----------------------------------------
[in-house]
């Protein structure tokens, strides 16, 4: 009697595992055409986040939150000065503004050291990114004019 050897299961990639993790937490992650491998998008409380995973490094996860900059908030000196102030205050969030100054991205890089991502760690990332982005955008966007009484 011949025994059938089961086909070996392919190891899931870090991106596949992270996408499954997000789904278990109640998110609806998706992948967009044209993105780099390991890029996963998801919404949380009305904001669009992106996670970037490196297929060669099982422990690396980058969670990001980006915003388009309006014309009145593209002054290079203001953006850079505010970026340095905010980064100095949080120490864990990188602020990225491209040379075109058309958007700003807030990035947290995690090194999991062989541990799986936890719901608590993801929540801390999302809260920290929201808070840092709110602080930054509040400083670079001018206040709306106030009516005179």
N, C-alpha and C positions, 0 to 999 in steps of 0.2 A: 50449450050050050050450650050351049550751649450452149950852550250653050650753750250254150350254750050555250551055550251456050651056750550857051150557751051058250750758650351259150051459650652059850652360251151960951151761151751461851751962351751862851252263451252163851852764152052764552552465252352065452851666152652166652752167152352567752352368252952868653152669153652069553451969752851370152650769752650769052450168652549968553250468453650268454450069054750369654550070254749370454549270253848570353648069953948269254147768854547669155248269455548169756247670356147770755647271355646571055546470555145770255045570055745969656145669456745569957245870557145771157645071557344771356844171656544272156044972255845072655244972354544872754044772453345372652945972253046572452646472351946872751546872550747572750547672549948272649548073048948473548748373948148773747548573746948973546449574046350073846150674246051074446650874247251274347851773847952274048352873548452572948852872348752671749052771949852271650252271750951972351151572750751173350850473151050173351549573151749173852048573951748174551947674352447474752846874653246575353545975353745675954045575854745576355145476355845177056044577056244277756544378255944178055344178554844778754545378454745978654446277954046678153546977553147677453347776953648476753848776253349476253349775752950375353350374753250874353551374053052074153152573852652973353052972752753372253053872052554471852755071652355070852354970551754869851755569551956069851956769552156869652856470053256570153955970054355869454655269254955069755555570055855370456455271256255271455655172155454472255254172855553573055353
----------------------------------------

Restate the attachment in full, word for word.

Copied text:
[in-house]
């Protein structure tokens, strides 16, 4: 009697595992055409986040939150000065503004050291990114004019 050897299961990639993790937490992650491998998008409380995973490094996860900059908030000196102030205050969030100054991205890089991502760690990332982005955008966007009484 011949025994059938089961086909070996392919190891899931870090991106596949992270996408499954997000789904278990109640998110609806998706992948967009044209993105780099390991890029996963998801919404949380009305904001669009992106996670970037490196297929060669099982422990690396980058969670990001980006915003388009309006014309009145593209002054290079203001953006850079505010970026340095905010980064100095949080120490864990990188602020990225491209040379075109058309958007700003807030990035947290995690090194999991062989541990799986936890719901608590993801929540801390999302809260920290929201808070840092709110602080930054509040400083670079001018206040709306106030009516005179």
N, C-alpha and C positions, 0 to 999 in steps of 0.2 A: 50449450050050050050450650050351049550751649450452149950852550250653050650753750250254150350254750050555250551055550251456050651056750550857051150557751051058250750758650351259150051459650652059850652360251151960951151761151751461851751962351751862851252263451252163851852764152052764552552465252352065452851666152652166652752167152352567752352368252952868653152669153652069553451969752851370152650769752650769052450168652549968553250468453650268454450069054750369654550070254749370454549270253848570353648069953948269254147768854547669155248269455548169756247670356147770755647271355646571055546470555145770255045570055745969656145669456745569957245870557145771157645071557344771356844171656544272156044972255845072655244972354544872754044772453345372652945972253046572452646472351946872751546872550747572750547672549948272649548073048948473548748373948148773747548573746948973546449574046350073846150674246051074446650874247251274347851773847952274048352873548452572948852872348752671749052771949852271650252271750951972351151572750751173350850473151050173351549573151749173852048573951748174551947674352447474752846874653246575353545975353745675954045575854745576355145476355845177056044577056244277756544378255944178055344178554844778754545378454745978654446277954046678153546977553147677453347776953648476753848776253349476253349775752950375353350374753250874353551374053052074153152573852652973353052972752753372253053872052554471852755071652355070852354970551754869851755569551956069851956769552156869652856470053256570153955970054355869454655269254955069755555570055855370456455271256255271455655172155454472255254172855553573055353